Newsroom > Press Releases > Fewer Americans Will Need Health Insurance Subsidies in 2014: eHealth Analysis Finds Subsidy Eligibility Starts Below $41,500 per Year (Approx. 361% of the Federal Poverty Level)

Fewer Americans Will Need Health Insurance Subsidies in 2014: eHealth Analysis Finds Subsidy Eligibility Starts Below $41,500 per Year (Approx. 361% of the Federal Poverty Level)

MOUNTAIN VIEW, CA--(Nov 4, 2013) - With the cost of qualified health plans lower than expected under the Affordable Care Act, fewer people could be eligible for government subsidies designed to make health insurance affordable. This analysis was prepared by eHealth, Inc. (NASDAQ: EHTH) which operates eHealthInsurance.com, the nation's first and largest private online health insurance marketplace for individuals and families. The lower premiums may result in fewer Americans being eligible for government subsidies. Under the law, those who apply for health coverage without a subsidy have the option to apply for coverage through government-sponsored health insurance exchanges, or through traditional enrollment channels, across all 50 states.

In the 36 states where the federal government is operating health insurance exchanges, the average single American adult earning over $41,479 a year (361% of the FPL) will not be eligible for a government subsidy to purchase health insurance.

Younger adults will benefit more from lower costs, according to the eHealth analysis. The average single 27-year-old, earning over $30, 449 per year may not be eligible for a government subsidy to purchase health insurance. For this age group, Qualified Health Plans do not become unaffordable until their income falls below 265% of the Federal Poverty Level (FPL).

The Affordable Care Act makes health insurance more affordable for persons earning between 133% - 400% of the FPL by providing government subsidies that limit these consumers' share of the plan premiums to a range between 3% and 9.5% of their income.

For example, a single woman with an income of just under $46,000 (about 400% of the FPL) may be eligible for subsidies that would limit her share of the plan premium to 9.5% of her income for the benchmark plan in her area. If, however, the benchmark plan costs less than 9.5% of her income, the coverage is deemed affordable under the law, and she will not be eligible to receive a government subsidy. 

This table outlines a partial view of the premium affordability guidelines under the Affordable Care Act

    Monthly Income As Percentage of
Estimated 2014 Federal Poverty Level (FPL)**
  133%
FPL
  150%
FPL
  200%
FPL
  300%
FPL
  400%
FPL
Household Size 1   $1,273   $1,437   $1,915   $2,873   $3,832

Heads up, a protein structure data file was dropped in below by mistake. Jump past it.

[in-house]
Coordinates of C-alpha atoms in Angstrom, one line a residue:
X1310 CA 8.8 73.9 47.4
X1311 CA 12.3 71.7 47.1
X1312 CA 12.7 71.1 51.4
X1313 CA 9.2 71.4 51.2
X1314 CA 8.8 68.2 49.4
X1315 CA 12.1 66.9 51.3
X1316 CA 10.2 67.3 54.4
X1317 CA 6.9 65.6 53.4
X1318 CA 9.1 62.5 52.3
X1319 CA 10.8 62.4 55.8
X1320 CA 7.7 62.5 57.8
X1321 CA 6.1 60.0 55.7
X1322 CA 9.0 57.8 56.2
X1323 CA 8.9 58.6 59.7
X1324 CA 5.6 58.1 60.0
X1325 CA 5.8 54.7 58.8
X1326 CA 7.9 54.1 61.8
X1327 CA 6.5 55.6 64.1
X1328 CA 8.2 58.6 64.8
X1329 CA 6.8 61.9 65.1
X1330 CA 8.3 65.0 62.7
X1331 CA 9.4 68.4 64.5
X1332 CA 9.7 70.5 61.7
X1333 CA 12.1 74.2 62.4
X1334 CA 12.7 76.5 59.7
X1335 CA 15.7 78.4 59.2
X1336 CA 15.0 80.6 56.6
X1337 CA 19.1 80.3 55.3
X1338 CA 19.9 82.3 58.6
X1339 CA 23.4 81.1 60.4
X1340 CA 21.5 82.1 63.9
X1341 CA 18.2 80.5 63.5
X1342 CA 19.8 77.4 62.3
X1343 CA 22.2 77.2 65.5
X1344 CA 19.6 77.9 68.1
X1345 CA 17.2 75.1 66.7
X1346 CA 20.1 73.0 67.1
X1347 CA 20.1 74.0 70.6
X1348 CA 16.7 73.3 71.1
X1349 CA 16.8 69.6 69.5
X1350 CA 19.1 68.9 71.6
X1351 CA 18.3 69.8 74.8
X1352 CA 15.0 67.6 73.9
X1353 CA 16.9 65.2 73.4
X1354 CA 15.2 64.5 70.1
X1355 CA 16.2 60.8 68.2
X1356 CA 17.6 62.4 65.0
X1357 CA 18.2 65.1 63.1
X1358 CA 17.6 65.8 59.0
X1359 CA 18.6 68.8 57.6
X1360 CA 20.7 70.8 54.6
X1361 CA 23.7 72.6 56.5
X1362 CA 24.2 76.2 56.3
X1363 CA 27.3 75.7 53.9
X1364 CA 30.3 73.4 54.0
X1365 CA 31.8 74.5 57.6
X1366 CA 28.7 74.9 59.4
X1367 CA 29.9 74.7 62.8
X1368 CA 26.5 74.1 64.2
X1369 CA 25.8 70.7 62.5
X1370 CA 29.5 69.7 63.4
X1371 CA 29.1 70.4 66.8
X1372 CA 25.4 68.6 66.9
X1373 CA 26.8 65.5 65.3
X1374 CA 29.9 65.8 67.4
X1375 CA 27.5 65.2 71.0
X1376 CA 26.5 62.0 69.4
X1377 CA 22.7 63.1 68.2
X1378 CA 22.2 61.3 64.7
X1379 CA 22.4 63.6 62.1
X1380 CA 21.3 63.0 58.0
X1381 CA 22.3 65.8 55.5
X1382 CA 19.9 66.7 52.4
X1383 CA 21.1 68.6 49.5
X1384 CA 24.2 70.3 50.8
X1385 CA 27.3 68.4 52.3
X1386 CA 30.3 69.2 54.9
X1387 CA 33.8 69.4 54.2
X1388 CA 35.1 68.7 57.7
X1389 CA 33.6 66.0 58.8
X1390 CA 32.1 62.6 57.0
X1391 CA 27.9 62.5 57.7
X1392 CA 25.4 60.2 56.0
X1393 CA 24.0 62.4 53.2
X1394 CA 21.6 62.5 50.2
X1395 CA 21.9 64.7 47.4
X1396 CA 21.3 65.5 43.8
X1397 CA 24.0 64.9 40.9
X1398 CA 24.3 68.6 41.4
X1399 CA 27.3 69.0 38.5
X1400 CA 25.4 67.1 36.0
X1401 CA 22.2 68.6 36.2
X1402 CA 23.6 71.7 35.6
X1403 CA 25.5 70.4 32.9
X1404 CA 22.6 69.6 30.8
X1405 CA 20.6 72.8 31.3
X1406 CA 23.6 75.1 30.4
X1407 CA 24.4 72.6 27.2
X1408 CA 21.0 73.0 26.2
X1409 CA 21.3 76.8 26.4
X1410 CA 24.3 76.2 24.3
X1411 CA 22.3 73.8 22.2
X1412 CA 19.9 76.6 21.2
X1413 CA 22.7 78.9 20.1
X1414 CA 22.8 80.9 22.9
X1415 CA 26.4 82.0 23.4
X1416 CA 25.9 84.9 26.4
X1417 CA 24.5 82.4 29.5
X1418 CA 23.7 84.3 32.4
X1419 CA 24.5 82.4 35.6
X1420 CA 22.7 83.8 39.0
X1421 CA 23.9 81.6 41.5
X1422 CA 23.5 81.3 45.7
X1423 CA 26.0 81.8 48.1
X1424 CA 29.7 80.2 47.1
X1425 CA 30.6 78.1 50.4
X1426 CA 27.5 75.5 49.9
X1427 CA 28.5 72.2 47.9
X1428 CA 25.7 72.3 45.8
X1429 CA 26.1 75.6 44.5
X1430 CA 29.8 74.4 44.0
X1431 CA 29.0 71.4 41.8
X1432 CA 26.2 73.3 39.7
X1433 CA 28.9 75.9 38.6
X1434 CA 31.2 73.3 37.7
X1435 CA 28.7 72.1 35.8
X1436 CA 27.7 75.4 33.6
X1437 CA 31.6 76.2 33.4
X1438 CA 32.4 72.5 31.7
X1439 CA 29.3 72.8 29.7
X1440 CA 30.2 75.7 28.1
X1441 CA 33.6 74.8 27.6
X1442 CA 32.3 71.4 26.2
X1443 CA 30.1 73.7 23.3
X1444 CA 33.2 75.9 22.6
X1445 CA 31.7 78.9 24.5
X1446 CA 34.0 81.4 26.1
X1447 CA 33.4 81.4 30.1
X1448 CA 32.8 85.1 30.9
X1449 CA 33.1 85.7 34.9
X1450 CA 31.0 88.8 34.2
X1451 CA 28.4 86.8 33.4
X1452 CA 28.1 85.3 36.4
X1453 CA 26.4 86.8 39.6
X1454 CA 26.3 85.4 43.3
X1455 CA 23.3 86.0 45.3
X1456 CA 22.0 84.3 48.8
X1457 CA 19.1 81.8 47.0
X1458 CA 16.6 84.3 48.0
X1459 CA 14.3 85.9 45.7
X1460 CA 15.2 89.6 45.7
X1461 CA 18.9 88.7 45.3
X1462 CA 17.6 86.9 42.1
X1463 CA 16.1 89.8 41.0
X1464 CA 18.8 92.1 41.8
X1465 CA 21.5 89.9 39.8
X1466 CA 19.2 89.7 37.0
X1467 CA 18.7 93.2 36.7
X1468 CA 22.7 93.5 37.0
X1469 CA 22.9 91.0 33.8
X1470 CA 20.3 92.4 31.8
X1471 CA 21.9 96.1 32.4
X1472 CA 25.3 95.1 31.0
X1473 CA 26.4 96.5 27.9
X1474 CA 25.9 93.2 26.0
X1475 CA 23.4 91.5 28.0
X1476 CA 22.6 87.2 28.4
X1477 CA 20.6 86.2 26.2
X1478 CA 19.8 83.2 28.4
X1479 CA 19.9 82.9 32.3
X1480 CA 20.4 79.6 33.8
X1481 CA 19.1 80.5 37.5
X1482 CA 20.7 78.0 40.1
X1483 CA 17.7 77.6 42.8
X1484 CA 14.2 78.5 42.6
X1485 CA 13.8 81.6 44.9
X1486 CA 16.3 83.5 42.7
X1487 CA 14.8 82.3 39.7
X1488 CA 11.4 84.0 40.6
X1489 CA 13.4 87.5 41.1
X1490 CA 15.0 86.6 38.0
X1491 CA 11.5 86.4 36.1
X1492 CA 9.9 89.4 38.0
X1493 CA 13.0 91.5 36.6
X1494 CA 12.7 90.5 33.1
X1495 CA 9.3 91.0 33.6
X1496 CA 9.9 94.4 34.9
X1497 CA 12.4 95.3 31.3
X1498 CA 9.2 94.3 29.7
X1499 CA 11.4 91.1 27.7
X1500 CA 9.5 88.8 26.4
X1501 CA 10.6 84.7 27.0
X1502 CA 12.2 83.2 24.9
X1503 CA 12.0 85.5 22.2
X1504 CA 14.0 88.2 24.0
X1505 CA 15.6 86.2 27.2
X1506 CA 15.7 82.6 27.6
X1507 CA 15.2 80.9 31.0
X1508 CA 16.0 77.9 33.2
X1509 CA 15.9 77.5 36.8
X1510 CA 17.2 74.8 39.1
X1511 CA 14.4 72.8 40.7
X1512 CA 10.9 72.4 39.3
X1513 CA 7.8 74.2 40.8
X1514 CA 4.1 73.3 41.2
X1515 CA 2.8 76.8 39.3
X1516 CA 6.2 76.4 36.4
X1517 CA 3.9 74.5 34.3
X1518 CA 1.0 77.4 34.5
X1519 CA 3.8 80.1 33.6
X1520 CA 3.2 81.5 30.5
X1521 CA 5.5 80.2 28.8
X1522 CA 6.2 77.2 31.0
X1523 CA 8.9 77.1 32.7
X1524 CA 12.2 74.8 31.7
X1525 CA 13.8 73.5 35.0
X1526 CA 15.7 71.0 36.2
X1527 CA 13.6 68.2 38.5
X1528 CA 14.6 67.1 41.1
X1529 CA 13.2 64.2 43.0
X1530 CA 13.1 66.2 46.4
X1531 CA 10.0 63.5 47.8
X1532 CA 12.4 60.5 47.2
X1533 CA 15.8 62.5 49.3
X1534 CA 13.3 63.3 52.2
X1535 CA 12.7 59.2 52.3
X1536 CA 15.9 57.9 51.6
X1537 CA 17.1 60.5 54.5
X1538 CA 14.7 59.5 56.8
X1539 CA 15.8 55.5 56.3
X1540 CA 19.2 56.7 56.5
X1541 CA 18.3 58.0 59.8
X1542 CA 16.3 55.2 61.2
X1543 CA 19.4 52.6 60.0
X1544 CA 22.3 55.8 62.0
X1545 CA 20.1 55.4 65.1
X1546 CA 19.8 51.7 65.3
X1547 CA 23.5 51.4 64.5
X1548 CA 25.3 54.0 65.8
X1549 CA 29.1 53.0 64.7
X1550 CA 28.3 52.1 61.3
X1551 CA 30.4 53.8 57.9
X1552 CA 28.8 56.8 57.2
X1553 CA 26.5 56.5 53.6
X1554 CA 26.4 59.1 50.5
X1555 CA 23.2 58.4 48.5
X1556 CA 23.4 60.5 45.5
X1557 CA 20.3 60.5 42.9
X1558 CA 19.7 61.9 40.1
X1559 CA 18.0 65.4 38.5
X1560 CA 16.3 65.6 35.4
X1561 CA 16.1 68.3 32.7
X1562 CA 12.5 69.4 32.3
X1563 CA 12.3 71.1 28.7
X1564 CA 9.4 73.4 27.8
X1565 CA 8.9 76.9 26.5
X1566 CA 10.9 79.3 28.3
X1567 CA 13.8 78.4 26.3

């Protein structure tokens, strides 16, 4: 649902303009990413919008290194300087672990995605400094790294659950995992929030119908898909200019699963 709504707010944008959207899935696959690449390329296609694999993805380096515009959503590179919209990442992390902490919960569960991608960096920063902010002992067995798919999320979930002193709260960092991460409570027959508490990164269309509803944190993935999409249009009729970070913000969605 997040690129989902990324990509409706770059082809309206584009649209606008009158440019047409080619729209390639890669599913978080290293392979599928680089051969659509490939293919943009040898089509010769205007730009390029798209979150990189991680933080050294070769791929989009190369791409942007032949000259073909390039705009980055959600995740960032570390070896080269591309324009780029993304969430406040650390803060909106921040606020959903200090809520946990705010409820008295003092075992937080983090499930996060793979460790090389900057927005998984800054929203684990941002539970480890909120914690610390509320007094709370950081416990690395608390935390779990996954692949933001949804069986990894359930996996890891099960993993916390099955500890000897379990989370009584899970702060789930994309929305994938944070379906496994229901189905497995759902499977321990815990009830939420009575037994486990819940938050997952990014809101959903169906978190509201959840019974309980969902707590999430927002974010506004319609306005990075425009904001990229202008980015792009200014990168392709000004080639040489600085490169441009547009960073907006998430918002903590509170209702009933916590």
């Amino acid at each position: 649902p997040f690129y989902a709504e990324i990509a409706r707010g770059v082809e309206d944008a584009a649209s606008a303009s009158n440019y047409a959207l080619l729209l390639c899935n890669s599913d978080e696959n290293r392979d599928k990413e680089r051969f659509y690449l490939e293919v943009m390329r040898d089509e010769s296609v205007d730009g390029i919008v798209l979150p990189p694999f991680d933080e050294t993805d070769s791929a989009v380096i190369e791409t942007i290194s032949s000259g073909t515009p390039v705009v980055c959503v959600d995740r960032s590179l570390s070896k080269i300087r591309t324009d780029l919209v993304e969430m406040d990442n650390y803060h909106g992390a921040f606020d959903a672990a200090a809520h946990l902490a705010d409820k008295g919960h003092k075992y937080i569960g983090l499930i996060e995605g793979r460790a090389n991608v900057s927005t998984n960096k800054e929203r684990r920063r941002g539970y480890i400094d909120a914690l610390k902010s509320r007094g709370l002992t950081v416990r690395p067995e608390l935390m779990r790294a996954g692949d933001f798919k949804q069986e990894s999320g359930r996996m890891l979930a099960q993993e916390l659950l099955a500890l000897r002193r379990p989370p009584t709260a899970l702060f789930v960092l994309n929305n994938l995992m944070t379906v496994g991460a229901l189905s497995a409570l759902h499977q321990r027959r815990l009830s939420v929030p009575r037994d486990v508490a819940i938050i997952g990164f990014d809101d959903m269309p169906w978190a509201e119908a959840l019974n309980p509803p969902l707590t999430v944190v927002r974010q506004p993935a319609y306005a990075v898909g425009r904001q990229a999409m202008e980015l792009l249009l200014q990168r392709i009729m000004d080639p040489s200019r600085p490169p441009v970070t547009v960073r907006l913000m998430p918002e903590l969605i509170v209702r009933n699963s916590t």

ACA Affordability Limit   3% of taxable income
(Premiums less than $38* per month)
  4% of taxable income
(Premiums less than $57* per month)
  6.3% of taxable income
(Premiums less than $121* per month)
  9.5% of taxable income
(Premiums less than  $273* per month)
  9.5% of taxable income
(Premiums less than $364* per month)
* Benchmark plan is the second least expensive silver level plan available in the individual or family's area.
** Estimated Federal Poverty Levels for the 48 contiguous states and Washington DC

"The relative affordability of qualified health plans is a win for the Affordable Care Act," said Gary Lauer, Chief Executive Officer of eHealth, Inc. "This is also a big win for consumers, not only because the plans are more affordable than anticipated, but because fewer consumers will need to go through the lengthy process of applying for a government subsidy when enrolling in a health insurance plan."

According to eHealth's analysis of premium data for qualified health plans released by the Department of Health and Human Services on September 25, 2013:

  • Nationally, individuals at an income of less than $41,500 in 2014 will be eligible to apply for a government subsidy - The national average monthly premium for the second-lowest-cost silver plan (the benchmark plan for any given area) is $328. At that price, subsidies would be available for single consumers earning less than 361% of the Federal Poverty Level -- approximately $41,500 in annual adjusted gross income (National average, may not be the case in all states). 
  • Nationally, individual young adults (age 27) at an income of less than $30,500 in 2014 will be eligible to apply for a government subsidy - The national average monthly premium for the second-lowest-cost silver plan is just $216 for a single 27-year-old. At that price, subsidies would be available for those earning less than 265% of the Federal Poverty Level -- approximately $30,500 in annual adjusted gross income (National average, may not be the case in all states).

In addition to analyzing premium data for states where exchanges are being run, at least in part, by the federal government, eHealth also completed a similar analysis for some of the states building their own exchanges.